Readers should be given enough information to infer how the world works so they can comprehend the dramatic action, which is paramount. The narrative which focuses on the dramatic situation, problem wanting satisfaction, is more accessible and appealing than the one which is fundamentally a political geography travelogue or recipe book for a menu or how-to for constructing a lodge.

[ July 16, 2012, 03:37 PM: Message edited by: extrinsic ]

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MAP
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It depends on the book, and the type of story being told. Some books work with little description of how magic works while others require more detailed explanation.

I don't feel like Harry Potter had a well-described magic system. I certainly don't feel I understand the rules and limitations. Anything seemed possible with the right potion or spell. But I still loved the books. And I agree that Brandon Sanderson really explains his magic systems well, so the reader understands the limitations. Both stories worked for me, so I really have no preference.

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MartinV
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I created my magic system by giving actual physics a twist. I took some outdated theories from the 19th Century and changed them until they suited my purposes.
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rcmann
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I try to base my magic systems on adaptations of real world spiritualistic practices mixed with a touch of psi. In other words, something that a lot of people nowadays might actually believe in. Many people now believe in the healing power of faith. Many people believe in telepathy, telekinesis, etc. So my magic is based on a system that is partly derived from the power inherent in the human mind and spirit, and partly from the power of the natural forces around us. Much like shamanistic practices.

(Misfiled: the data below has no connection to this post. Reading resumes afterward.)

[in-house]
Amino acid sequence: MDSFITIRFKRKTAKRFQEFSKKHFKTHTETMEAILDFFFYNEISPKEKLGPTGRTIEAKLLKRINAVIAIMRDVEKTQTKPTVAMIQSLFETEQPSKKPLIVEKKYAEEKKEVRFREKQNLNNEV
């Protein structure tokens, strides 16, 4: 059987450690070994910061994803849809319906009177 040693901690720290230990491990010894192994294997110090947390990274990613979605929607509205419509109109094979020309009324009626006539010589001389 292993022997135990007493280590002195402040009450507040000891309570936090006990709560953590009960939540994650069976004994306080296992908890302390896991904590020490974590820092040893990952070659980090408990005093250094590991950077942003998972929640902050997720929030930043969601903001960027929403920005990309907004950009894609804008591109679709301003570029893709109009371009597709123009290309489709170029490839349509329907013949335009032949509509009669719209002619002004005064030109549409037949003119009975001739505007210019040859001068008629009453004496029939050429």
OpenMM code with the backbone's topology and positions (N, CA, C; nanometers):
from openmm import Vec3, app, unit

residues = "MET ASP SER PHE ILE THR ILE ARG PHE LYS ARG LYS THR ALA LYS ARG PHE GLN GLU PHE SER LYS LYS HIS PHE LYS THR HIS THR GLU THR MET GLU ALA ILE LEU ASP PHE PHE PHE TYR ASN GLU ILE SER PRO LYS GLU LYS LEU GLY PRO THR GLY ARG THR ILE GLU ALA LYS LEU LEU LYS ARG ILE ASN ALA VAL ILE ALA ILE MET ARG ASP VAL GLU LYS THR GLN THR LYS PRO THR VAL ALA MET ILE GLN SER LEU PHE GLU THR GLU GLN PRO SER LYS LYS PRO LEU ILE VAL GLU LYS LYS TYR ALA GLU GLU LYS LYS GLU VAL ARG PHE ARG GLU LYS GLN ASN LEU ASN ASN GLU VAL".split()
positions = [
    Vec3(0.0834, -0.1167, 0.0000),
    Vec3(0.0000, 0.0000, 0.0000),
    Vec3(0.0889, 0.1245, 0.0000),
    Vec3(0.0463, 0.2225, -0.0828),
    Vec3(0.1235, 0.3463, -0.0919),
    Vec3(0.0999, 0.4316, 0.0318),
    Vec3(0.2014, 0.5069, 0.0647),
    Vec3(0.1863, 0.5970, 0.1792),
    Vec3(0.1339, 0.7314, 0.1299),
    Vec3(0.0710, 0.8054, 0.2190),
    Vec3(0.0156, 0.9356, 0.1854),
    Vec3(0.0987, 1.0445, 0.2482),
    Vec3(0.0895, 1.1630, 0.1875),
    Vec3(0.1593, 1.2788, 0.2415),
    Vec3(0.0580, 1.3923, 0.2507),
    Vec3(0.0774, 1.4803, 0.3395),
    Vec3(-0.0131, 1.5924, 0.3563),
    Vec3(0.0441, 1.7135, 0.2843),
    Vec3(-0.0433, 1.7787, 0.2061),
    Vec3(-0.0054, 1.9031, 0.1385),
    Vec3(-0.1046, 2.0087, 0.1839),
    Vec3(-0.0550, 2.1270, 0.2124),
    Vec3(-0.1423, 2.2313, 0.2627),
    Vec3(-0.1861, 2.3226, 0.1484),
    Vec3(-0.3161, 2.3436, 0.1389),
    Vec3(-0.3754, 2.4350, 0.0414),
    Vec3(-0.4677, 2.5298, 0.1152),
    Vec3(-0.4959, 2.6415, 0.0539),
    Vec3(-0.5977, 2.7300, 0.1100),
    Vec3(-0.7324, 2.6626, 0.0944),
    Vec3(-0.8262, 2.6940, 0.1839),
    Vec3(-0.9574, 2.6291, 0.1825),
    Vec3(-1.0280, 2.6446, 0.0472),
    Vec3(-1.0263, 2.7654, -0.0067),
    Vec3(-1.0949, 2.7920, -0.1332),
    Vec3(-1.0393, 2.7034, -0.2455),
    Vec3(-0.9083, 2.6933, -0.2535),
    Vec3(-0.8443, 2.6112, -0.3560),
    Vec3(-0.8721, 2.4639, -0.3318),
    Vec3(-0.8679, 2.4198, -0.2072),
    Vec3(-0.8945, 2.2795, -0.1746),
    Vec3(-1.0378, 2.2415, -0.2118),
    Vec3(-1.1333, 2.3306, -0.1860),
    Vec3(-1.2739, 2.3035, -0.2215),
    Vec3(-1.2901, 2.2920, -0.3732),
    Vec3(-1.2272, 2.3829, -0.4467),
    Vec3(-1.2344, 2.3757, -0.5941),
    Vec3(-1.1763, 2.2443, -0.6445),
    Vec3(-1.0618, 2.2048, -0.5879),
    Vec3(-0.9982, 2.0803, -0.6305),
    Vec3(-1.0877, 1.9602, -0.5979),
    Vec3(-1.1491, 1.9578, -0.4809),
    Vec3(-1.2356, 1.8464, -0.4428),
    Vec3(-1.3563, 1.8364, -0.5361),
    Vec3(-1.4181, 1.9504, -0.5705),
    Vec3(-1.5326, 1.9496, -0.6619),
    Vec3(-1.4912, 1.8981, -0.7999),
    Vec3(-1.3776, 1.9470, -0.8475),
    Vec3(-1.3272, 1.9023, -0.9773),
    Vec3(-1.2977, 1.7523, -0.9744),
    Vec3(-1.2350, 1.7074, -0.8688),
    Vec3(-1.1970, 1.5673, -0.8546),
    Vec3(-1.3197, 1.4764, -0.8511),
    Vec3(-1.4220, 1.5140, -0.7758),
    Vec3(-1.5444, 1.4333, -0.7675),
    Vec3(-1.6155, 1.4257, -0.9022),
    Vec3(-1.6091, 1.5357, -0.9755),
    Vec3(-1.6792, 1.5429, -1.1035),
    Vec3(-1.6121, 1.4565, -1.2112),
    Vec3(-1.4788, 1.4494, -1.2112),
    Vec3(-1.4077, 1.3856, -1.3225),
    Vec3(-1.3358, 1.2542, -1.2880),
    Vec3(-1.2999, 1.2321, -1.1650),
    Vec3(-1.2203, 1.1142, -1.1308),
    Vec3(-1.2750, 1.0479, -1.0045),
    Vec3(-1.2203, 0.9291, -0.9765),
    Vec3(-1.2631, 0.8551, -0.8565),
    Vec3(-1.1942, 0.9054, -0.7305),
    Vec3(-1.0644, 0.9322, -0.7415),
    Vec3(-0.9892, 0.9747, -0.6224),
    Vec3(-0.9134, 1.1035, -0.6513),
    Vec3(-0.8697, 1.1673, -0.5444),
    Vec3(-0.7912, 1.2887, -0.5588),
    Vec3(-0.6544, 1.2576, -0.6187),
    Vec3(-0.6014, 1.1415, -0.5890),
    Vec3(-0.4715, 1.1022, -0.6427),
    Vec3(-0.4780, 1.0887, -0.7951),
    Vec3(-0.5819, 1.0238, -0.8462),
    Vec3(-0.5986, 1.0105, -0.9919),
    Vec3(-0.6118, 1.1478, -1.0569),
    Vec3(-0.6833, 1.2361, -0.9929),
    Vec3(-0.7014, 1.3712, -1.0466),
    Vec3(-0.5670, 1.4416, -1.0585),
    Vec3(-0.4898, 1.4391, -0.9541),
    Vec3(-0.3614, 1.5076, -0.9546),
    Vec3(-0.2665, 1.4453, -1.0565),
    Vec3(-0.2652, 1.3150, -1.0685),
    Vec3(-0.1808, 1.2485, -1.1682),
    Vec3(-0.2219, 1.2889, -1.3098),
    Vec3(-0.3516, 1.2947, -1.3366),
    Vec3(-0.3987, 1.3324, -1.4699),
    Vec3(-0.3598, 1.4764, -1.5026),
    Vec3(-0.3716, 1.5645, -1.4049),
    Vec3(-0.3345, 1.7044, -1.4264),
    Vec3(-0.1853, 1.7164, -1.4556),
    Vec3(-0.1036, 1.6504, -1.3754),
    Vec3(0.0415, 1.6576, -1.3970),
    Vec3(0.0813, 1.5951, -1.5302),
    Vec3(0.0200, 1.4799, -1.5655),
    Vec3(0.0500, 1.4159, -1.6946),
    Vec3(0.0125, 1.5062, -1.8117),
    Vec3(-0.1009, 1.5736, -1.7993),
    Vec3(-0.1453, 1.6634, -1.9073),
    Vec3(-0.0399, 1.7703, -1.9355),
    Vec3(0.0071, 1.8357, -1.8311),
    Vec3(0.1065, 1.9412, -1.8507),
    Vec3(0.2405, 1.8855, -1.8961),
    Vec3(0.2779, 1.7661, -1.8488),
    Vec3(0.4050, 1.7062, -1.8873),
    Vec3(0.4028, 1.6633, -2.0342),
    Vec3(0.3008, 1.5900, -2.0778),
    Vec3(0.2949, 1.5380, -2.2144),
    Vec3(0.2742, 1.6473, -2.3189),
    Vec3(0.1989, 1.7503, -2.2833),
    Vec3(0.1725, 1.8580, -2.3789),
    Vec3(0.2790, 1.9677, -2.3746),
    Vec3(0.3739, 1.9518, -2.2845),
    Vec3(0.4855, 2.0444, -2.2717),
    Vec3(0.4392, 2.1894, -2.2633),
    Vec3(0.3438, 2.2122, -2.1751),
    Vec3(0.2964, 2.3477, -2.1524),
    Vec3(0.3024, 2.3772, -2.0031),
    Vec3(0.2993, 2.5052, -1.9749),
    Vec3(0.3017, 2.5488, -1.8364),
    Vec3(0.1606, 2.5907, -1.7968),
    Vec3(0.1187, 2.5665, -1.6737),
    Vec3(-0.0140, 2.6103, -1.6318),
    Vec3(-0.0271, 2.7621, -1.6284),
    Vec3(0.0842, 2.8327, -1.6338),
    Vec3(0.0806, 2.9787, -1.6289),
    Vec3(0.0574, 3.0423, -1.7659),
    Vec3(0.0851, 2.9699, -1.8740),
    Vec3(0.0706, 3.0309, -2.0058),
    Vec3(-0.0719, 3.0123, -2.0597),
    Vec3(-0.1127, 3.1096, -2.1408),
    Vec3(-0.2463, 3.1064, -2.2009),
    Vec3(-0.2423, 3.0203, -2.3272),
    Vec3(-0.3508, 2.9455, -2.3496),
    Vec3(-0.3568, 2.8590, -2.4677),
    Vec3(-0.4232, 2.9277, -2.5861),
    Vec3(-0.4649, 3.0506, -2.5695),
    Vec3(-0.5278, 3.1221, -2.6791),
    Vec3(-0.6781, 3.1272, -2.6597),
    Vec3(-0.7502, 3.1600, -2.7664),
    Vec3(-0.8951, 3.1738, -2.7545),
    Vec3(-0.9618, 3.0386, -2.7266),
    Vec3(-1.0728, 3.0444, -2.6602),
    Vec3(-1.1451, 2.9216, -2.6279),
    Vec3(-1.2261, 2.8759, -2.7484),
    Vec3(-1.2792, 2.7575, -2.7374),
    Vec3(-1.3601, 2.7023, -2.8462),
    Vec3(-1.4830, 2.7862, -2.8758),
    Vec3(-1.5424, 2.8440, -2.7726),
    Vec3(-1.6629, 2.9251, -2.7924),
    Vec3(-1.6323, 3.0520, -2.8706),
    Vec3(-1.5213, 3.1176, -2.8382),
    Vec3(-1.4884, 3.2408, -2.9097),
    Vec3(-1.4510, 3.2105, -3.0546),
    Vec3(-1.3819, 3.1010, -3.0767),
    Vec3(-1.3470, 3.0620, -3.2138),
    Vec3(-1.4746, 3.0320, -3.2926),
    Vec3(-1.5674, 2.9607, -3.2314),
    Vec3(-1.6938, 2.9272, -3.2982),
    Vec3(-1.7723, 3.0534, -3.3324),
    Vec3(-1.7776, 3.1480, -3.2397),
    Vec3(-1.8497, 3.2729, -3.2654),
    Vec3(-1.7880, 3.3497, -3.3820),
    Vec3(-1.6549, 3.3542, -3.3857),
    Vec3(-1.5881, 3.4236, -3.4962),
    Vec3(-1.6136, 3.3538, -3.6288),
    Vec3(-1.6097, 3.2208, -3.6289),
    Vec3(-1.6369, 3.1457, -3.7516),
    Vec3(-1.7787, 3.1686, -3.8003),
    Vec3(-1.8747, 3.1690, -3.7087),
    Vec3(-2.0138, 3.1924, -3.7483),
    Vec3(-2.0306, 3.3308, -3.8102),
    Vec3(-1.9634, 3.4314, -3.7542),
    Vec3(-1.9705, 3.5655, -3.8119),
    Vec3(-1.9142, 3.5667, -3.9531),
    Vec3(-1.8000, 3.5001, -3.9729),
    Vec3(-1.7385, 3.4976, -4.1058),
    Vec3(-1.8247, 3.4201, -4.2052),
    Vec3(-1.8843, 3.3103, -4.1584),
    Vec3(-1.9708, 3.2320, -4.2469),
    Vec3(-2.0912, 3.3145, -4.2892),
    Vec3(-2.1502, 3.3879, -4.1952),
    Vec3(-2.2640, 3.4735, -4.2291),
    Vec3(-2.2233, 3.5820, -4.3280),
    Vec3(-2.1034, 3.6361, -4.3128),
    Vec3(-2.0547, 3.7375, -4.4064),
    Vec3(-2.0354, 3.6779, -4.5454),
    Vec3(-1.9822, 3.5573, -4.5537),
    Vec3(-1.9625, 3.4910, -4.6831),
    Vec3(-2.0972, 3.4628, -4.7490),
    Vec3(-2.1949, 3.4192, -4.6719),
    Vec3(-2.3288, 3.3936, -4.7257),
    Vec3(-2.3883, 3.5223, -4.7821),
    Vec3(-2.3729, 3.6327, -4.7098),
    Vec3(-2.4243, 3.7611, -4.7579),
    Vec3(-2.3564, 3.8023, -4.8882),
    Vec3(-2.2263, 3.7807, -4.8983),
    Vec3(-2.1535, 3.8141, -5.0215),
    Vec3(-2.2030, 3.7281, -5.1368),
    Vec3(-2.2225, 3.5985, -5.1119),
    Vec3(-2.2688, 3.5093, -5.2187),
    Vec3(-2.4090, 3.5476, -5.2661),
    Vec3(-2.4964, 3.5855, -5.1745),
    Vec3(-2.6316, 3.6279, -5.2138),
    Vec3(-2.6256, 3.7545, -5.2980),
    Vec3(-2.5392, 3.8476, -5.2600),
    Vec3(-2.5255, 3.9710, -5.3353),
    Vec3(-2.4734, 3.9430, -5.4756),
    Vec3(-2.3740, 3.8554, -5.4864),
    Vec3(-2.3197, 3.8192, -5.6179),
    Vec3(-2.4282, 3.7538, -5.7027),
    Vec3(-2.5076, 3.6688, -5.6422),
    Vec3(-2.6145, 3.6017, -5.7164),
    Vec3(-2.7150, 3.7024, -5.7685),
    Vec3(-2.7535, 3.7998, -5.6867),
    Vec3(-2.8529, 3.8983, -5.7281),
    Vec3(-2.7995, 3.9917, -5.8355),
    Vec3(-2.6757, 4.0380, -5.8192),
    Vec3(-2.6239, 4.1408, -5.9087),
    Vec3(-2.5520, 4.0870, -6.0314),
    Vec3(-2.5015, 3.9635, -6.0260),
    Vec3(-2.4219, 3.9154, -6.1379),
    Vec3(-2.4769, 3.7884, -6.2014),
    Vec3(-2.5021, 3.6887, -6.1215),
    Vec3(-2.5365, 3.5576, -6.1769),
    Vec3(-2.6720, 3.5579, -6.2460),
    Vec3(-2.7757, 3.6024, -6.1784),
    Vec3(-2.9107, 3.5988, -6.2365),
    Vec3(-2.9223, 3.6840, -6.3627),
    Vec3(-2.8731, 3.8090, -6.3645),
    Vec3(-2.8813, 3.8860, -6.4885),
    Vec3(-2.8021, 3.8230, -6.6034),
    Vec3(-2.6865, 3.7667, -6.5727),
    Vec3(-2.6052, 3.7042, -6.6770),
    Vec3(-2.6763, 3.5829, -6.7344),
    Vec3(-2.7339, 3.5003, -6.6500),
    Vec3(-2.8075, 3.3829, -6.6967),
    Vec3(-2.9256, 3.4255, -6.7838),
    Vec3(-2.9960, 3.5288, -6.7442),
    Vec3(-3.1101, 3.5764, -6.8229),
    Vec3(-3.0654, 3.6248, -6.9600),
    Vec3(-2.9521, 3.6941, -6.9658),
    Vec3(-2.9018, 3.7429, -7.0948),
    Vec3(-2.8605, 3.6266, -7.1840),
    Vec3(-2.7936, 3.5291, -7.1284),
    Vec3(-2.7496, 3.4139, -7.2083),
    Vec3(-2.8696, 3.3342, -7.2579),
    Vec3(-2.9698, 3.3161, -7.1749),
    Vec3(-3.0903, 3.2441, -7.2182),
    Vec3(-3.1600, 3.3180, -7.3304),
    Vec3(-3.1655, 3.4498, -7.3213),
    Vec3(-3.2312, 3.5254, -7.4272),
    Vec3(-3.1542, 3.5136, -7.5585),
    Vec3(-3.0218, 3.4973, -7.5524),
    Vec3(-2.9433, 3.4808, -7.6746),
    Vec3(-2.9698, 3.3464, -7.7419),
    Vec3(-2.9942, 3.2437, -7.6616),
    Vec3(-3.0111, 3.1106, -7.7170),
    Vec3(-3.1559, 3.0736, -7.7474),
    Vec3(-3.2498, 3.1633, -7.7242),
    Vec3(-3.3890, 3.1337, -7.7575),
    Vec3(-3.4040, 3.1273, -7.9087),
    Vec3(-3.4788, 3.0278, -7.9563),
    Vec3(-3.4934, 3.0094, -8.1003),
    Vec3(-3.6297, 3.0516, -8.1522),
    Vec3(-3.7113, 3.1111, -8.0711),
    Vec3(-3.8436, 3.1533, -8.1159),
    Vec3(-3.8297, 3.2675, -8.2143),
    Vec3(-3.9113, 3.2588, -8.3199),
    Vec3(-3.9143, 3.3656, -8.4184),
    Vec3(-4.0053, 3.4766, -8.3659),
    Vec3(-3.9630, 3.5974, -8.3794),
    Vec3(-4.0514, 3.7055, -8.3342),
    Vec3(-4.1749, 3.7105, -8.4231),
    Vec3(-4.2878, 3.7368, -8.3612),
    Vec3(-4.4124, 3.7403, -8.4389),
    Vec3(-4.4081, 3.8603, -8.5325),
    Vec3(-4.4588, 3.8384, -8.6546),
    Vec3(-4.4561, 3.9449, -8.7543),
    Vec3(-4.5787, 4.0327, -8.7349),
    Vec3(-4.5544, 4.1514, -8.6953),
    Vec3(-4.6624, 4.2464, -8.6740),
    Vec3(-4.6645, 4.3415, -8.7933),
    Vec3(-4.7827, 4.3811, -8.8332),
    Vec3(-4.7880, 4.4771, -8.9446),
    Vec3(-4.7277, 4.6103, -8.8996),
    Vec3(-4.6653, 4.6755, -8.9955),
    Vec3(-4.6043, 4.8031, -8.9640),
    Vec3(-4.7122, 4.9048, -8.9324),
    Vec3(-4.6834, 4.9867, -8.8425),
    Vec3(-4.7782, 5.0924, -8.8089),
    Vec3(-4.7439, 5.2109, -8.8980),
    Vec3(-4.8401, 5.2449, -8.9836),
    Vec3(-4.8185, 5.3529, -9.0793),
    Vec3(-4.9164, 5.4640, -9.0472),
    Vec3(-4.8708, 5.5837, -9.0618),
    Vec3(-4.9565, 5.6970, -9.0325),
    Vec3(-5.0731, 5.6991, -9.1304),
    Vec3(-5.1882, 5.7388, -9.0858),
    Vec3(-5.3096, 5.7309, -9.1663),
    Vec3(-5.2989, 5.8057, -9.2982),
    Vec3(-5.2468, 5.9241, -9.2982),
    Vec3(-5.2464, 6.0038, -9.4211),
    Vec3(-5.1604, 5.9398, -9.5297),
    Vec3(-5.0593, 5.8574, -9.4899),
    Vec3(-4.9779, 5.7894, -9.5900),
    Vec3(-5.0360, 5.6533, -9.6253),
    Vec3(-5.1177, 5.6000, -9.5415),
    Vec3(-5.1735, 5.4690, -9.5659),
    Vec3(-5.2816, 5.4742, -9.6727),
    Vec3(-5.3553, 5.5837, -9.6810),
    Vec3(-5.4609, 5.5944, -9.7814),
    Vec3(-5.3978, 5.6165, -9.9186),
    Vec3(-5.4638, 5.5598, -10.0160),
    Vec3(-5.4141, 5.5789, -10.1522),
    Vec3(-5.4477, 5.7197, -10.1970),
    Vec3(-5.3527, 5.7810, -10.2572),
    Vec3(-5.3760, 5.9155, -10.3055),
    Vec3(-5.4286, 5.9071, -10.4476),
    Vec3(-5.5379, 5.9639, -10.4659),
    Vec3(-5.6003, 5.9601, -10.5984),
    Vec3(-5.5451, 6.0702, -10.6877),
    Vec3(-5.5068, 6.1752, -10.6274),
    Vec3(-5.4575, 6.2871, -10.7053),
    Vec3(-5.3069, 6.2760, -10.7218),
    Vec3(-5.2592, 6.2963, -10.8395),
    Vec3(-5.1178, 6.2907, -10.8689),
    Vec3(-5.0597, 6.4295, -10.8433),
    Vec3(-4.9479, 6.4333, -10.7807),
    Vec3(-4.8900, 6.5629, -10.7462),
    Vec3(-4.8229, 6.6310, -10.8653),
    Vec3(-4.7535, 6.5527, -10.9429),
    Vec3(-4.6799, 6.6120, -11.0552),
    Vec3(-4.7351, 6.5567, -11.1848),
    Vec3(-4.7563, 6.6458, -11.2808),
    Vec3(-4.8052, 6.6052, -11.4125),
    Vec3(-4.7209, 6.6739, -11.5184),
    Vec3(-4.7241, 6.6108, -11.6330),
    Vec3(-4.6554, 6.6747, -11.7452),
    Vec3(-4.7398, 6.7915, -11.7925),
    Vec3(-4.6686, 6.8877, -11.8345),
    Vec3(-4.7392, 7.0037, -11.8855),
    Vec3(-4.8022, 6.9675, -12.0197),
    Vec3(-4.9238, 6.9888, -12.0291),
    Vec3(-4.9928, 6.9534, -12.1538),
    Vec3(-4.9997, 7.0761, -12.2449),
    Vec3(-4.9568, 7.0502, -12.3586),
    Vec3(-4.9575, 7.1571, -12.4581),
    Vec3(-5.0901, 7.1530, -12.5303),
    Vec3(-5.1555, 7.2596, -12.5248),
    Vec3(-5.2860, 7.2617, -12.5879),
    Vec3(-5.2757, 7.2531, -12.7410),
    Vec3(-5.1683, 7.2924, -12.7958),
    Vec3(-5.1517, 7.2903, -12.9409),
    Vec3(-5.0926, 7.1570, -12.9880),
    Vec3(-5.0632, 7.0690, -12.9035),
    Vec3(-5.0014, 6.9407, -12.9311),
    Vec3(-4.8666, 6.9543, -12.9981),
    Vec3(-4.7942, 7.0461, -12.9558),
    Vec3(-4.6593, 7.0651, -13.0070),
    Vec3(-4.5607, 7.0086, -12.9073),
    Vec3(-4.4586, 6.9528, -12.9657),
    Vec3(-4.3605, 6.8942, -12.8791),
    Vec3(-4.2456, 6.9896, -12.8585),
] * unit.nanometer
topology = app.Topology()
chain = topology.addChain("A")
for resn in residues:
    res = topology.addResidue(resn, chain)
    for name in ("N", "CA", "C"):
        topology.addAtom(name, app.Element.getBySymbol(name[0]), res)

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Robert Nowall
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One of the reasons I more-or-less gave up writing fantasy is that I was looking for a new angle on magic systems---the new angles are probably out there, but I couldn't think 'em up.

(Not that my SF is any more original...)

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History
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Oddly perhaps, as a (medical) scientist, I find I prefer writing fantasy [although it has been argued that, technically, all speculative writing, including science fiction, is fantasy, but I'll not digress into this often heated and inconclusive debate].

I insist my fantasies be internally consistent, especially their magic systems, though I believe it is better to present this briefly, if it is not intuitive.

For example, in my Kabbalist novel "The Kabbalist: The Foundation of the Kingdom" (the following modified to stay within Hatrack's 13 line limit), I created a magic system that permits me to tap the magical mythologies of every human belief system:

"Life, the universe and everything is derived from Potential, which is the essence of what I name the Prime. From this all things are created. Which came first, the Prime or God is unanswerable. Or perhaps there is no difference. ...It is from the Prime, from Himself, that God created the universe and Man, our world, all worlds, and all within them. ... In the quest for purpose and a reason for why he exists, Man derived faith and religion. In the quest to understand how he and the universe exists and is ordered, he derived myth and science.